Are you feeling self-conscious about your smile? Or are your teeth damaged from injury or daily wear? If so, you may have become curious about dental restoration.
But without knowing exactly how your dentist will transform your smile (or how much it will cost), it can be intimidating to call and make that appointment.
Let’s demystify the process with an in-depth look at the two most common restoration methods: dental crowns and dental veneers. By the end of this article, you will be able to make an informed decision about which is right for you!
What Are Dental Veneers?
Dental veneers are a thin coating made of porcelain or resin. They are usually about 1 millimeter thick and are applied to the front of the tooth. Because they are so thin, they can only be attached to teeth that are mostly intact. Severely damaged teeth will not have enough surface area for your dentist to make a secure bond between the tooth and the veneer.
Because it is difficult to adhere a veneer to a damaged tooth, veneers are mostly used for cosmetic fixes. But they can cover up light damage to the tooth, like a crack or a chip.
How Are Veneers Applied?
There are two main types of dental veneers: traditional and no-prep.
Traditional veneers require your dentist to roughen the surface of your teeth. The adhesive used to bond the veneers to your teeth is much more secure when applied to a rough surface rather than a smooth one.
Your dentist will probably use an anesthetic to numb your mouth before beginning. Any changes made to your teeth will be permanent unless you get more dental work.
No-prep veneers, as their name suggests, can be applied without preparing your teeth by roughening the surface, although sometimes minimal prep work may be necessary. Anesthetic is usually not required for no-prep veneers.
You will have to talk to your dentist before you will know which type of veneers will suit your needs.
What Are Dental Crowns?
Like a dental veneer, a dental crown is a covering used to repair damage or make cosmetic corrections to your tooth. The difference is that crowns are much thicker and will require extensive prep work. Crowns are about 2 millimeters thick and cover the entire tooth. They are usually made from a metal alloy, porcelain, or mixture of the two.
A crown will be used if the damage to your tooth is too severe to support a veneer, or if the cosmetic changes you wish to make require significant structural changes to the shape of the tooth.
How Are Crowns Applied?
Because a crown is so thick, and covers the entire tooth, your dentist must file down most of the tooth to make room for the crown. If the tooth has sustained severe damage or decay, that portion of the tooth will need to be removed as well. If too much of the tooth needs to be removed, a new base for the crown will be formed from porcelain or resin.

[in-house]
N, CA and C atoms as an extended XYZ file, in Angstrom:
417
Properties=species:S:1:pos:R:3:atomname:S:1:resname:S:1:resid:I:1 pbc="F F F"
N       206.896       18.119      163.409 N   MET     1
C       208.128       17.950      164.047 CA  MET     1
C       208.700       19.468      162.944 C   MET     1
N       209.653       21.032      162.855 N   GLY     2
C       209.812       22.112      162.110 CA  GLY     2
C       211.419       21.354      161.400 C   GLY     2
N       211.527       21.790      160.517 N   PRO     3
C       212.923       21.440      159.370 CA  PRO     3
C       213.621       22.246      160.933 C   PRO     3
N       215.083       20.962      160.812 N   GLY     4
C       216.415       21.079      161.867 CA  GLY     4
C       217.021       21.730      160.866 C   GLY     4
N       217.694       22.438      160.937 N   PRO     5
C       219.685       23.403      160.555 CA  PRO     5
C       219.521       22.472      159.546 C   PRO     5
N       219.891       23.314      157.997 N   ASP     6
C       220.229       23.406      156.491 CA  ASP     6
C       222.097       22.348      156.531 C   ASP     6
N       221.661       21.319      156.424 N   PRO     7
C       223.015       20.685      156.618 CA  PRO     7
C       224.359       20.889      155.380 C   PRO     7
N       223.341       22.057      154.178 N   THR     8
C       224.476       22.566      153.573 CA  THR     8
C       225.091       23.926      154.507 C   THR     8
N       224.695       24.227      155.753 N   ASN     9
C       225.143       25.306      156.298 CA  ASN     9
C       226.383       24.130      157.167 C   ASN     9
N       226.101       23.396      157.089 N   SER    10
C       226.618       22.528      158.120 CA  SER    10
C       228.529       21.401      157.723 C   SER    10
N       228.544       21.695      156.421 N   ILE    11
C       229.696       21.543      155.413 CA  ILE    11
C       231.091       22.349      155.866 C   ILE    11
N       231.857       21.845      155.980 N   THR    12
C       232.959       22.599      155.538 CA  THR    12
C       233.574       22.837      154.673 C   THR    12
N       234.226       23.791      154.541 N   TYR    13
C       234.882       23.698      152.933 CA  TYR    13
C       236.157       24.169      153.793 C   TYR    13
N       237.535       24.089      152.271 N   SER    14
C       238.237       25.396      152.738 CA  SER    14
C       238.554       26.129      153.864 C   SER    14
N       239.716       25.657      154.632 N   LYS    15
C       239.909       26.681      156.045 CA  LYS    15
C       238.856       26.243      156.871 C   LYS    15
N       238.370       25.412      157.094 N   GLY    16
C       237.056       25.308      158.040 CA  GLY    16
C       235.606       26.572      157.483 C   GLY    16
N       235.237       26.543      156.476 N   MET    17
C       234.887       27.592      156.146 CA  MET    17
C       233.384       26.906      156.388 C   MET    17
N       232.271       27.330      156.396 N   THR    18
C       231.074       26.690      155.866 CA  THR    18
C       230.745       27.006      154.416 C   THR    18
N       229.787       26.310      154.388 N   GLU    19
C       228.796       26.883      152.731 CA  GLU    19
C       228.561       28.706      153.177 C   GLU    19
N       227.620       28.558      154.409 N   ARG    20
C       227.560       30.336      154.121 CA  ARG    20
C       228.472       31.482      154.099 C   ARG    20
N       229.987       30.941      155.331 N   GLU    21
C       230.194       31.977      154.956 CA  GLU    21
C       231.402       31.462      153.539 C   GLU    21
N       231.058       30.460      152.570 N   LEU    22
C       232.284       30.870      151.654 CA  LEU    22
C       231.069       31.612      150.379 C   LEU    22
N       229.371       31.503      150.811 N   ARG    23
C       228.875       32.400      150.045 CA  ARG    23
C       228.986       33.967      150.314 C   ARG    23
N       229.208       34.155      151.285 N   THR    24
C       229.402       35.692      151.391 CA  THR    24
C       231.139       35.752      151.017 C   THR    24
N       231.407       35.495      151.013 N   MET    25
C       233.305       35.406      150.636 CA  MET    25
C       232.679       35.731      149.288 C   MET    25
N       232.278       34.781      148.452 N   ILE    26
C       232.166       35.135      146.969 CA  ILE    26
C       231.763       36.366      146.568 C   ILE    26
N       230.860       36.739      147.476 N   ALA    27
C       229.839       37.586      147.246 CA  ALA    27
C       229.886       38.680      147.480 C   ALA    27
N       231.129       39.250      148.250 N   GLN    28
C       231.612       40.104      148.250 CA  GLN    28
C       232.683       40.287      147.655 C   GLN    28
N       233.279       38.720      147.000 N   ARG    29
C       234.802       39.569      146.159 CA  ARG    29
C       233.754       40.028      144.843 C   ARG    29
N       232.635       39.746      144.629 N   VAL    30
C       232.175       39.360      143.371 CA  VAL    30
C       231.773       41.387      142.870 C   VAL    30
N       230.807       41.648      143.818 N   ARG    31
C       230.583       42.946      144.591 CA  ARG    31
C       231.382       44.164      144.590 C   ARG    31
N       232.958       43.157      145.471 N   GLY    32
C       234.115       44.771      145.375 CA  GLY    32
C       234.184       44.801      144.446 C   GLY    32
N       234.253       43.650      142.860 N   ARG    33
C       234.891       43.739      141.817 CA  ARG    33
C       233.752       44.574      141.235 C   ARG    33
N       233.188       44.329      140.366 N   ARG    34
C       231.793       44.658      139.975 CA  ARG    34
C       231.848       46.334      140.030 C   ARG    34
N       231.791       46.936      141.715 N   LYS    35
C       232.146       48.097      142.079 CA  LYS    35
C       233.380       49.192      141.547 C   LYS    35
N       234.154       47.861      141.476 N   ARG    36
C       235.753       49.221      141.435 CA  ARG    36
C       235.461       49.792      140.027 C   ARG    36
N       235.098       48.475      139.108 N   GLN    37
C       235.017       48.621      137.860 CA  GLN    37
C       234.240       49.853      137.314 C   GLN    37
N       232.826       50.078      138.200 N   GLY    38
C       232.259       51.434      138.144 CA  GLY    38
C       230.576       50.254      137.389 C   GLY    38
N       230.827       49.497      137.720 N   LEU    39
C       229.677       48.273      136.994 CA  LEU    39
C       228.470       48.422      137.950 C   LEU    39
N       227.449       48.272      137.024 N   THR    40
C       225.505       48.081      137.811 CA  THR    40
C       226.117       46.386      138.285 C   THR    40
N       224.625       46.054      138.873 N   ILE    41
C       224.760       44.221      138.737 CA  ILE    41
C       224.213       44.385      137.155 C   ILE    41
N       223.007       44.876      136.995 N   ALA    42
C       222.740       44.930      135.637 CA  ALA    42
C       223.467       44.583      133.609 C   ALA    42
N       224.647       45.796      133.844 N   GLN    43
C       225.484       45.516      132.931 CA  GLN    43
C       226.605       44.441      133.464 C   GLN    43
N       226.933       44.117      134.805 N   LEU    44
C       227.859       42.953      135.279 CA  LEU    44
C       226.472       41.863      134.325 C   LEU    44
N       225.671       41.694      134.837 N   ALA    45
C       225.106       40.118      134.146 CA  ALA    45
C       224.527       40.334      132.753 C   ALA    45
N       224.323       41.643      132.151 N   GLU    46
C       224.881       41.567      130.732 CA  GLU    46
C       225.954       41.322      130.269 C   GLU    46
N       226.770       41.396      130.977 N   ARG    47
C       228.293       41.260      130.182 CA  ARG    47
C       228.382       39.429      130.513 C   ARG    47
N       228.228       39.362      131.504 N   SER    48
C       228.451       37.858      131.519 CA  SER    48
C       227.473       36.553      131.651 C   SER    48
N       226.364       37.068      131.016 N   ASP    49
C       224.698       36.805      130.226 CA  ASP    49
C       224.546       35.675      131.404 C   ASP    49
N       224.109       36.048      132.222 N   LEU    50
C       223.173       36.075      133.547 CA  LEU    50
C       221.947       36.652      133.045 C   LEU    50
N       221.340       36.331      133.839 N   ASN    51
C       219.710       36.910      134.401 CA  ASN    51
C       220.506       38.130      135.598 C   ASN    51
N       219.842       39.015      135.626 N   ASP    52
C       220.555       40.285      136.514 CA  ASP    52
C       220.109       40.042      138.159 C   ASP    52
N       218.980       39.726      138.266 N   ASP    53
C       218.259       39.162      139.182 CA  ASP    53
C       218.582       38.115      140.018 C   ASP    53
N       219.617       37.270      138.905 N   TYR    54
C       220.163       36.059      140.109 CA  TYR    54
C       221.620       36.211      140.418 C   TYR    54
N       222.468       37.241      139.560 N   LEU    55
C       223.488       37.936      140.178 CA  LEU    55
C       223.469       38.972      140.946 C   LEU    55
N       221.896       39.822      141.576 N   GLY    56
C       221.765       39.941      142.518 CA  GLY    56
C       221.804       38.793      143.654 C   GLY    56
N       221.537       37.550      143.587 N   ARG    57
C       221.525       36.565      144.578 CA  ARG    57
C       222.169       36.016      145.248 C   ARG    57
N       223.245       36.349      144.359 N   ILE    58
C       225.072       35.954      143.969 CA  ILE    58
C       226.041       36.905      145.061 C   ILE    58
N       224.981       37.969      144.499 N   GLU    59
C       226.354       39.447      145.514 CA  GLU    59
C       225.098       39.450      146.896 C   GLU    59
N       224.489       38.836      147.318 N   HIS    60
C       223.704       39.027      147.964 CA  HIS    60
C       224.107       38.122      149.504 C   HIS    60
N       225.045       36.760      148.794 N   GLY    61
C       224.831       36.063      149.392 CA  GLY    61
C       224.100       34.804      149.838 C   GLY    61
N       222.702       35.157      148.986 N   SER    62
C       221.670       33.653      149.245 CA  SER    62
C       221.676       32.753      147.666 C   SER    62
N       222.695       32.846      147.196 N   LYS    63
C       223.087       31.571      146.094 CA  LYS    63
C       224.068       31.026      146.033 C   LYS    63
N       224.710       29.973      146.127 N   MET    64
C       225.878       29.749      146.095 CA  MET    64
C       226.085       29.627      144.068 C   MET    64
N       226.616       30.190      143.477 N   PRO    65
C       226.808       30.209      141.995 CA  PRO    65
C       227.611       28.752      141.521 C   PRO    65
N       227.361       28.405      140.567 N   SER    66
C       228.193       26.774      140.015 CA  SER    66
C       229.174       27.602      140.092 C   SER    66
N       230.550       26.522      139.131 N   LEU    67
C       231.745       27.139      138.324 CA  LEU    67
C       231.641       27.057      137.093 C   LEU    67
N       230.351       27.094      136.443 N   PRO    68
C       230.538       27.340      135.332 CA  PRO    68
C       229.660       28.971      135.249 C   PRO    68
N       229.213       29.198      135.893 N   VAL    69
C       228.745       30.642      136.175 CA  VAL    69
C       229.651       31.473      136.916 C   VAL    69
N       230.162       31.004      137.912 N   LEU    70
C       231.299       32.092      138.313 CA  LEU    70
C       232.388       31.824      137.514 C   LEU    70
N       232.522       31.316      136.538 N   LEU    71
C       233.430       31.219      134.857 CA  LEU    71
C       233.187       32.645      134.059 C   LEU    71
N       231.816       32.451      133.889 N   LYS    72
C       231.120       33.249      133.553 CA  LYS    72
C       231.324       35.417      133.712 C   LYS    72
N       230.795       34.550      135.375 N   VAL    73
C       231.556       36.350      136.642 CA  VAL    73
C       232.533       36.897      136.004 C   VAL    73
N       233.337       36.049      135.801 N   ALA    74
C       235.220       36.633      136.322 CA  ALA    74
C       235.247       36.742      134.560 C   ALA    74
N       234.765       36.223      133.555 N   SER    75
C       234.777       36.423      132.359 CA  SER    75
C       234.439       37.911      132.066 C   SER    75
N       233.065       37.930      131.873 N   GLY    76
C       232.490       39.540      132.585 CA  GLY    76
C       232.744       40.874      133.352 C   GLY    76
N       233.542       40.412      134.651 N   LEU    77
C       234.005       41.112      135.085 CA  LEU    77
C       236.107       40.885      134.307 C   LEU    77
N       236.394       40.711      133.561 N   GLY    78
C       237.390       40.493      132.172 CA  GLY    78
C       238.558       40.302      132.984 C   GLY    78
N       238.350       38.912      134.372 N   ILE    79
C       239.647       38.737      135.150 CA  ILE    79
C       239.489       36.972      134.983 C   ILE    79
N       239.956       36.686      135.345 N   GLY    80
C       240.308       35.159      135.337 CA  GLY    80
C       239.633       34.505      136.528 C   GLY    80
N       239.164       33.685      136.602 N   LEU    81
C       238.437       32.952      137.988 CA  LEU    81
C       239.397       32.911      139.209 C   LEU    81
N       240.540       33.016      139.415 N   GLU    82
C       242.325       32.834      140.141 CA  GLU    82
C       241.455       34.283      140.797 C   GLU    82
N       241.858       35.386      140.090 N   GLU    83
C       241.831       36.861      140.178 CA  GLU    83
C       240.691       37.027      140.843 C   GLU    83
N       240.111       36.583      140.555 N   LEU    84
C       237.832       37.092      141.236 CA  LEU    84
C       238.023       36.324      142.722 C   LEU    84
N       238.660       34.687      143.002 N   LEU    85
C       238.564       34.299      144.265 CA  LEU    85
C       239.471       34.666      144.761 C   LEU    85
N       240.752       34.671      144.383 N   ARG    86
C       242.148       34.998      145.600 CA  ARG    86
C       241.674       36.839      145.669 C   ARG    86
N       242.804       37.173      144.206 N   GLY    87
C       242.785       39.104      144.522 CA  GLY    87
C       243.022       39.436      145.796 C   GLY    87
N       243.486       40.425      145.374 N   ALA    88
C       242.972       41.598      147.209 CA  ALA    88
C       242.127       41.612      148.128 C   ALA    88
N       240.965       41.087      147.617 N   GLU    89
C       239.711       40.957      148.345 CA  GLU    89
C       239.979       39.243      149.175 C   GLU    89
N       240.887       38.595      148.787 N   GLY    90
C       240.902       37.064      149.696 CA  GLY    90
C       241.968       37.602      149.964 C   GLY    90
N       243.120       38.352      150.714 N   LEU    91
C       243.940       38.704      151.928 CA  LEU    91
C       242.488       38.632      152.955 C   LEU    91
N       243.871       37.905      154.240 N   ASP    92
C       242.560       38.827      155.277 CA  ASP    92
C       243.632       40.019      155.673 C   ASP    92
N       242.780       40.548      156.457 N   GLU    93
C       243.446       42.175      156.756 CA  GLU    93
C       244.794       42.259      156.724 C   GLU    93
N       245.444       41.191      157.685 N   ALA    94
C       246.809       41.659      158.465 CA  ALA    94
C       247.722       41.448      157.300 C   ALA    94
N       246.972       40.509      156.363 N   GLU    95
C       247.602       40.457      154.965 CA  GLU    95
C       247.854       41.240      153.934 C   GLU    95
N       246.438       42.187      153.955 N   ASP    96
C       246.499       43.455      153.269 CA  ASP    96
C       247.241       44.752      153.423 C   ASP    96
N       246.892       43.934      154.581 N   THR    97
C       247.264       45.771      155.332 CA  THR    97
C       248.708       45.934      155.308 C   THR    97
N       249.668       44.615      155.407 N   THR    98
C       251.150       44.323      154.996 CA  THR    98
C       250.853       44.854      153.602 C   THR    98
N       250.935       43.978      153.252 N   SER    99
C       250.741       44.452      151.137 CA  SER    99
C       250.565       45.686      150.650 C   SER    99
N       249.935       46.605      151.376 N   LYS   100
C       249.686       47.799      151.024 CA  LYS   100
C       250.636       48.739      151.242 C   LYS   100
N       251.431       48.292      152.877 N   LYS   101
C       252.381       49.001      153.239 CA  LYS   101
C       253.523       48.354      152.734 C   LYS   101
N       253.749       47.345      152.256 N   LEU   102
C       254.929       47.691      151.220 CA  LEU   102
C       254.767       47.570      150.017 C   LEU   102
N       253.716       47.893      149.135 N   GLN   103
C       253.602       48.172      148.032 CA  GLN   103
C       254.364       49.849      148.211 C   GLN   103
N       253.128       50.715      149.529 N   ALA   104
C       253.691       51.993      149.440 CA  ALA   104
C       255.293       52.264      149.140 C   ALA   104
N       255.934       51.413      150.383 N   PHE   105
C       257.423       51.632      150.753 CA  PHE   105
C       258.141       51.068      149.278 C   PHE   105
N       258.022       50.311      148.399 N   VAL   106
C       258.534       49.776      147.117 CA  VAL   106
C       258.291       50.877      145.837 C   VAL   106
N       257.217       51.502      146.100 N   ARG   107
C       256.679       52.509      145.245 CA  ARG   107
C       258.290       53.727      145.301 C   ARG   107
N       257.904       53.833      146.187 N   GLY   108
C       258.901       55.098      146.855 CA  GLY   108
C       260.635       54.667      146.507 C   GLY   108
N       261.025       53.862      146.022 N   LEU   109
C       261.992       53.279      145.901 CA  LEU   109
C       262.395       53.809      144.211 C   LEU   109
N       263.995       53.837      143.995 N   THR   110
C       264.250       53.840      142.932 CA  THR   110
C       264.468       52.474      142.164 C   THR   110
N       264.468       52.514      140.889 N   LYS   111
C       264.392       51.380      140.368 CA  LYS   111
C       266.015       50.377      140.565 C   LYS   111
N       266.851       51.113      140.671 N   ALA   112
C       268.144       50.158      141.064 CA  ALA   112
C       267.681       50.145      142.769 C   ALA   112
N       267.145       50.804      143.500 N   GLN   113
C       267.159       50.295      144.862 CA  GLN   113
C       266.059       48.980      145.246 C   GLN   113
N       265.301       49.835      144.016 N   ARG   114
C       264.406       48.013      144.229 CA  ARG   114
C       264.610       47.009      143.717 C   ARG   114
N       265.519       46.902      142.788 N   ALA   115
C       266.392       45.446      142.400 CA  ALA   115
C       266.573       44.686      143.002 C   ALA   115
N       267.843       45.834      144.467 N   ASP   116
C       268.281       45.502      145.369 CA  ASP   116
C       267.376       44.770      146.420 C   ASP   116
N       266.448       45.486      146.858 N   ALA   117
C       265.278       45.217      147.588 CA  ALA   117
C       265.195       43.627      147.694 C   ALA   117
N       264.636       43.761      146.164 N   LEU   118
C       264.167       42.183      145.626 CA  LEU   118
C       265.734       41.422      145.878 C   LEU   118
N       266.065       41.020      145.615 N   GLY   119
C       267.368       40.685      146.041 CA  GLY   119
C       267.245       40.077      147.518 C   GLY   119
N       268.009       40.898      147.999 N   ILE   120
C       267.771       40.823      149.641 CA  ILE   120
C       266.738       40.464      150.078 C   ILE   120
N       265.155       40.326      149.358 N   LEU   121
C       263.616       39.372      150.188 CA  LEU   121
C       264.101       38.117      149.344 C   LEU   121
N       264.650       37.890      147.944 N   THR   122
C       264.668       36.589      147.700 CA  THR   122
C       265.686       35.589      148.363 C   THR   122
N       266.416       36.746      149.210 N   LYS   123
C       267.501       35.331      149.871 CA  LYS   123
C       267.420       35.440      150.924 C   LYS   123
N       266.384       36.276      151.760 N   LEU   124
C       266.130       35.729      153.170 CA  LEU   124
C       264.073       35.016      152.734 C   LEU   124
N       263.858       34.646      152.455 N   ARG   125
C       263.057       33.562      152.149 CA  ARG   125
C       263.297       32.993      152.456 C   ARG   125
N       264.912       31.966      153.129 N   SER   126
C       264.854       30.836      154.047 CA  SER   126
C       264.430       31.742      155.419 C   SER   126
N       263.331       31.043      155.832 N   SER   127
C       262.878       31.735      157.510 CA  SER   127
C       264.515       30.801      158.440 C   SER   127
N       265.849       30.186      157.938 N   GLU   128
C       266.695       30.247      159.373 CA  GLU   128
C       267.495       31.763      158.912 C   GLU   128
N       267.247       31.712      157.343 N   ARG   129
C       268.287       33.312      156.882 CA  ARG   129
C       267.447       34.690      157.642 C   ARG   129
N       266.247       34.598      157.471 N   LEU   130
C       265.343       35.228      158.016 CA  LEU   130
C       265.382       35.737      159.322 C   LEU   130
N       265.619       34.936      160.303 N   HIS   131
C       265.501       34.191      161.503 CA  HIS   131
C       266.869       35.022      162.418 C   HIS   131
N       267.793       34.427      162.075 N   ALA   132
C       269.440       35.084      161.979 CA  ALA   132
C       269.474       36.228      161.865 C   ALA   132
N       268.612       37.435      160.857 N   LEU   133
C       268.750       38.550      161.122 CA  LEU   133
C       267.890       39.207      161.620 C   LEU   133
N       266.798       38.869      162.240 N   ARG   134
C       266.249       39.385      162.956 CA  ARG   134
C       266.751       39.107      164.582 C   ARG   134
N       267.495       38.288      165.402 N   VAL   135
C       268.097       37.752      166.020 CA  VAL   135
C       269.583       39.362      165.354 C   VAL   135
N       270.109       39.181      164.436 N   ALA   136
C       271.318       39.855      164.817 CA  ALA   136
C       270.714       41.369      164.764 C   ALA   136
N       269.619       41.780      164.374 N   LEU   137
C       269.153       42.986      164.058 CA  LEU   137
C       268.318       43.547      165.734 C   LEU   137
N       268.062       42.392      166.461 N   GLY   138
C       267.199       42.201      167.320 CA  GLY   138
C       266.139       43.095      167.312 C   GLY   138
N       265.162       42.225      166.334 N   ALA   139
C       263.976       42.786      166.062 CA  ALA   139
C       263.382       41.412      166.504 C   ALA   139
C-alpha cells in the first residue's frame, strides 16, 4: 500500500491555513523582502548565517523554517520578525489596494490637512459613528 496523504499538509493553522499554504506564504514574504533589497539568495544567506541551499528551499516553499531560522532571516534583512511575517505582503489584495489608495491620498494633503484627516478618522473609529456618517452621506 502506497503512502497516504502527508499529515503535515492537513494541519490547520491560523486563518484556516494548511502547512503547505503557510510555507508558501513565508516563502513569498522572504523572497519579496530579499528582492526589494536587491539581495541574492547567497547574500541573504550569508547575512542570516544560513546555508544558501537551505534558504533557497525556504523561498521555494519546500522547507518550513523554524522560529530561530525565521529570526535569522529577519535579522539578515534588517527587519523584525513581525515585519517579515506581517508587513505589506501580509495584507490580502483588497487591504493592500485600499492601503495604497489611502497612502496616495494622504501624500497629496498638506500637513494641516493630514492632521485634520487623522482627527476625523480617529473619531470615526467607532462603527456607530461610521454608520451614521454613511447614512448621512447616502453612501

Preparing your teeth for crowns will require an anesthetic, and is an irreversible procedure.
How Long Do Crowns and Veneers Last?
The longevity of your crowns or veneers will depend on the materials used and how well you take care of them after the procedure.
Resin veneers will usually last around 5-7 years, while porcelain veneers can last 10-15 years. While porcelain veneers cost more upfront, they are more cost-efficient in the long run if taken care of properly.
Crowns are made of much stronger and long-lasting materials because they replace the tooth’s entire surface and must endure much more wear than a veneer. Crowns are usually made of porcelain or metal, as the more inexpensive resin materials can’t withstand regular chewing over time. So a crown can last 10 years or for decades if they are properly cared for.
How to Take Care of Crowns and Veneers
Although made of artificial materials, crowns and veneers require care like normal teeth. It is still essential to brush and floss every day, and avoid food that is highly acidic or that stains teeth, like red wine, coffee, and soda.
It is also important to avoid using your teeth to open packages and always wear a mouthguard when playing contact sports. If you grind your teeth at night, you should look into a nightguard to protect your teeth.
Whether you get crowns or veneers, both require regular care if you want them to last a long time.
How Much Do Dental Crowns and Dental Veneers Cost?
Several factors will determine the cost of your visit. The brand of crowns or veneers your dentist uses, your area’s cost of living, the condition of your teeth, and the level of experience your dentist has will all affect the cost of your treatment.
If you are getting crowns or veneers for cosmetic reasons, you will also have to consider that most insurance policies do not cover cosmetic procedures. Paying for dental work out of pocket can be very expensive.
But, if you are getting crowns to repair severe decay or damage, you will definitely want to talk to your insurance company to see if they will cover at least a part of the cost.
Depending on your situation, the cost of traditional veneers will be somewhere around $925 to $2500 per tooth. No-prep veneers will be around $800 to $2000 per tooth.
Crowns are usually more expensive. They will cost around $1000 to $3500.
The Bottom Line
Choosing the right dental restoration process for you will depend on how intact your teeth are, and how much you want them to change. For small repairs and cosmetic fixes, dental veneers will probably be the right choice. For major repairs or to fix a non-functioning tooth, you will probably need to look into getting a dental crown. No matter what, you will need to talk with your dentist to get a full picture of the procedures and costs required.
If you still have questions about dental restoration, don’t hesitate to contact us! We’re here to help you learn everything you need to know about crowns and veneers.